Marin Century

I completed the Marin Century ride (106 miles) in 7:30, or an average of 14.4 miles per hour. I climbed 6,250 feet of elevation. (For reference: The STP ride is said to be 1,900 over 200 miles. The "hilly" 100 Flying Wheels Century event is 2,960. The "High Pass Challenge" is 7,500 feet.)

I got up around 6AM and left at 6:25. It was still cold and I thought about bringing my jacket to the ride, but I knew it would be useless in a few hours. At 6:40, I head out with a pack of riders. The first part of the ride is flat, followed by a steep climb over a pass. So far so good, but my knees start to hurt. My legs were cold and still pretty stiff. I should buy leg warmers, I have had this problem on many morning rides.

The second steep climb is thankfully short, though I start to feel the lower body tension building. I could just pull over and stretch, but there's no shoulder. Just a ditch, then a barbed wire fence with cattle feeding on hay.

A descent precedes the rest stop. I do what I can to stretch. Squats seemed to stretch the right parts. It was still cold, and waves of fog were sweeping over the hills. There's something weird about being warm above with cold legs. They're the parts that are working hard, so what's the deal?

The next climb was the highest: The Marshall Wall. Thankfully, the fog kept me cool and the climb was steady. Post-climb, my legs loosen up finally, and I ironically felt like 100% again. The fog was thick at the pass and I had to take off my sunglasses to see more than 100 feet. For the descent, I was a little concerned about going much past 30/mph, especially with the occasional diesel pickup passing or coming up. These cattle ranchers sure had large trucks, and they weren't too keen on bicycles on the road, I could tell.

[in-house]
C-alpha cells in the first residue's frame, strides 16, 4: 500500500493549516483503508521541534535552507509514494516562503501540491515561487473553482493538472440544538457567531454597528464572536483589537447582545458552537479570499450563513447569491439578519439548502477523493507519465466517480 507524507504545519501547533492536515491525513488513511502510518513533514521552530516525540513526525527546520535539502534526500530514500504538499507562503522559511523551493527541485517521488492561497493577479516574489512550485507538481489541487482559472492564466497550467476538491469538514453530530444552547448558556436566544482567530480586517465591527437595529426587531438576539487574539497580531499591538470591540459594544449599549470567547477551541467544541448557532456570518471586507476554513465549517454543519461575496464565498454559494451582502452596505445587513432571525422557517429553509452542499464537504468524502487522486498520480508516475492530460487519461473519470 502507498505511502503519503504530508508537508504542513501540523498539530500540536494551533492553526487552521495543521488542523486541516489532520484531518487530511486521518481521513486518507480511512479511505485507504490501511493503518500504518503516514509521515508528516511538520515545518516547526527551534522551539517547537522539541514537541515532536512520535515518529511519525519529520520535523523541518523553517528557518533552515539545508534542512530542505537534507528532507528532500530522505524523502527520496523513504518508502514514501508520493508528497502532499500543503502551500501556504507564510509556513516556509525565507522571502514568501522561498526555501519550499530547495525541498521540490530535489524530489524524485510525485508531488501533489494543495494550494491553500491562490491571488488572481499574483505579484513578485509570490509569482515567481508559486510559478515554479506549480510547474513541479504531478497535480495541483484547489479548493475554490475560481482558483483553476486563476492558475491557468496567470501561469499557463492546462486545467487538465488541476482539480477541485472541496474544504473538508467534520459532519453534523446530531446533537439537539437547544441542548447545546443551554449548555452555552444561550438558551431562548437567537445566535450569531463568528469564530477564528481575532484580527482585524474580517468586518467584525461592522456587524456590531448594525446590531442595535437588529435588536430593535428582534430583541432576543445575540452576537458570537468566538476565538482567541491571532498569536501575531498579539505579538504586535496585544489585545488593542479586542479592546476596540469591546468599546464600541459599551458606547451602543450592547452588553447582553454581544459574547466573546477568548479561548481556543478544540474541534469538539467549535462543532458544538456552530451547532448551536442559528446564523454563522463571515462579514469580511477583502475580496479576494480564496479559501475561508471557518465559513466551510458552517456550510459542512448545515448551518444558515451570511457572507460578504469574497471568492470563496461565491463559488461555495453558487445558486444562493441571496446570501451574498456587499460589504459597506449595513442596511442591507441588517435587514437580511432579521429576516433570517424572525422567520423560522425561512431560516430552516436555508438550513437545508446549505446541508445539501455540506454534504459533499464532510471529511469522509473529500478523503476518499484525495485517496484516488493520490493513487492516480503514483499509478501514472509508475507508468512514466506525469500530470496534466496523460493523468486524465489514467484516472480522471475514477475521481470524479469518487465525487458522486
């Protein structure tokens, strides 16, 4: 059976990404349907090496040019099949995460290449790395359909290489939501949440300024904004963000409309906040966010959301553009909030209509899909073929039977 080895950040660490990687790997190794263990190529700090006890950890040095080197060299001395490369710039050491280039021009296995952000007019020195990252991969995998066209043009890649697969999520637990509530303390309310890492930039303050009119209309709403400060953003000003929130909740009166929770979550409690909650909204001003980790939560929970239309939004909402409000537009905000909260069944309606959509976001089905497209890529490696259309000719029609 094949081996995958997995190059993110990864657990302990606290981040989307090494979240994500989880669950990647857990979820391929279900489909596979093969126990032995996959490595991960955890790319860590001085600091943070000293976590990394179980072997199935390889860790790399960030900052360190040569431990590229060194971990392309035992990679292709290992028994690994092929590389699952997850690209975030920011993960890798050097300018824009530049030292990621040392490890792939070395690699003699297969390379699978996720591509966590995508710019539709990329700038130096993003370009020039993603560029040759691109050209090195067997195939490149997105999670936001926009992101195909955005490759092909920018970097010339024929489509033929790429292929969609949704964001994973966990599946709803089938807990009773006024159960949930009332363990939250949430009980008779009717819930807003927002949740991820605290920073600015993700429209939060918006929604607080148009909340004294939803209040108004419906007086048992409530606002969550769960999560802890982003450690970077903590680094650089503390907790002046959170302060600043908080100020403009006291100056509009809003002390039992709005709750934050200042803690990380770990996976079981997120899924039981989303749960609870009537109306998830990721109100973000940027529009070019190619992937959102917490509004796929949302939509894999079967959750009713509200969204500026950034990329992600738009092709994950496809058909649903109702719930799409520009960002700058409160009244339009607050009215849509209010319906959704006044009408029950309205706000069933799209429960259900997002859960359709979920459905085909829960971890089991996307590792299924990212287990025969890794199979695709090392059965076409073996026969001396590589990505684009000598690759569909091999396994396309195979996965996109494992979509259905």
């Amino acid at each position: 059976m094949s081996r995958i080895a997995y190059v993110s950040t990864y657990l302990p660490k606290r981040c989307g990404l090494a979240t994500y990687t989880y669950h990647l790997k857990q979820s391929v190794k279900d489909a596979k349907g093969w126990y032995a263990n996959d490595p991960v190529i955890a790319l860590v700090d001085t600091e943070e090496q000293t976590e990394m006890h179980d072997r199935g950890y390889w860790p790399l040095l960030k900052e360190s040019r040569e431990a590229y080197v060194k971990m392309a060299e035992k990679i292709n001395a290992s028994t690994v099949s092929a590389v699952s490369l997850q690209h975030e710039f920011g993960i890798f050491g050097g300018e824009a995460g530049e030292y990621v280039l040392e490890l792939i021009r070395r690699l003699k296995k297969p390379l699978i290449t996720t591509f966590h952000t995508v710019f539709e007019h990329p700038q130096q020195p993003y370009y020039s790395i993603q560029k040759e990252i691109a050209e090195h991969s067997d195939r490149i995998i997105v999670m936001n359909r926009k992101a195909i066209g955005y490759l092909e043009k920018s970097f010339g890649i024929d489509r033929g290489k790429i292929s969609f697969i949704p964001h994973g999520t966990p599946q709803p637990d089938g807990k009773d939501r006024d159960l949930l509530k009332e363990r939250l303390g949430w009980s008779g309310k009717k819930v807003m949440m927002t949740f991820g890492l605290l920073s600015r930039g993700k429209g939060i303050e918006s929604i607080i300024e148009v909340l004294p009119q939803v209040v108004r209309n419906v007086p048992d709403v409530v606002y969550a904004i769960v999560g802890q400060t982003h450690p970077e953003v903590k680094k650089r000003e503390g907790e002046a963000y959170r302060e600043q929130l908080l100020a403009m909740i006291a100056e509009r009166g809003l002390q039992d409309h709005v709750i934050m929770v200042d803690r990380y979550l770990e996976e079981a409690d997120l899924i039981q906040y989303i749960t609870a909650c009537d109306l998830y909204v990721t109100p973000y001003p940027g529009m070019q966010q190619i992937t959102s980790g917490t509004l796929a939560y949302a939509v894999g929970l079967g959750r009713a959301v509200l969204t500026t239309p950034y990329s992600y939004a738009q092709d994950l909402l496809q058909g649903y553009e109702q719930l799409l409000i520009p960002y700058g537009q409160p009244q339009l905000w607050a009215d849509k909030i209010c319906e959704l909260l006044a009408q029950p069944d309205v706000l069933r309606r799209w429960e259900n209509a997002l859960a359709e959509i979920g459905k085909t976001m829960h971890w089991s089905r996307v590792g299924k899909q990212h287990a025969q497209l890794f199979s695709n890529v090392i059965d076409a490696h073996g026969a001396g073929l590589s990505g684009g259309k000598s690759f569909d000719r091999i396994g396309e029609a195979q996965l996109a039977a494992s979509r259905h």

The most scenic part was Tomales Bay, and unfortunately this stretch went by fairly quickly. For a coastal highway, traffic was light and the speed limits were low (mostly 35mph). Across the bay were occasional islands that reminded me of the San Juans, the opposite shore looked like a mirror-image on the side we were on: Hilly, grassy, and lined with trees. It seemed to be fairly calm and relatively protected, and I was told a good place to sea kayak.

Passing along a river, the route turned flat, and the wind was finally from behind. Flat became again steep rolling hills, on and on. A small town (a rancher community?) was the second rest-stop. The food was much better than I was expecting: Fresh fruit, including peaches, watermelon, cherries, along with the ubiquitous bananas and oranges; some fresh baked goods, cookies; Doritos and pretzels, pre-made sandwiches on white or wheat bread, energy drinks and bars were in abundance. The STP food stops were parsimonious in comparison. Though for $70, I expected a step up from the usual fare.

But with all the nice food out, a swarm a yellow jackets tormented the place. I hope nobody got stung.

And at around 11AM, it was sunny and hot. I followed various pace-lines, which got me a little more speed, but eventually I got more and more tired, and I got dropped. I was surreptitiously checking my odometer; I considered the distance much more than should have, the scenery was nice, if not a little monotonous. At around 70 miles, I met another solo bicyclist who was having a hard time and he followed behind me for about 20-30 minutes. He and I had been constantly passing each other by, but not cooperating. Somehow him behind my wheel put me in a better mood.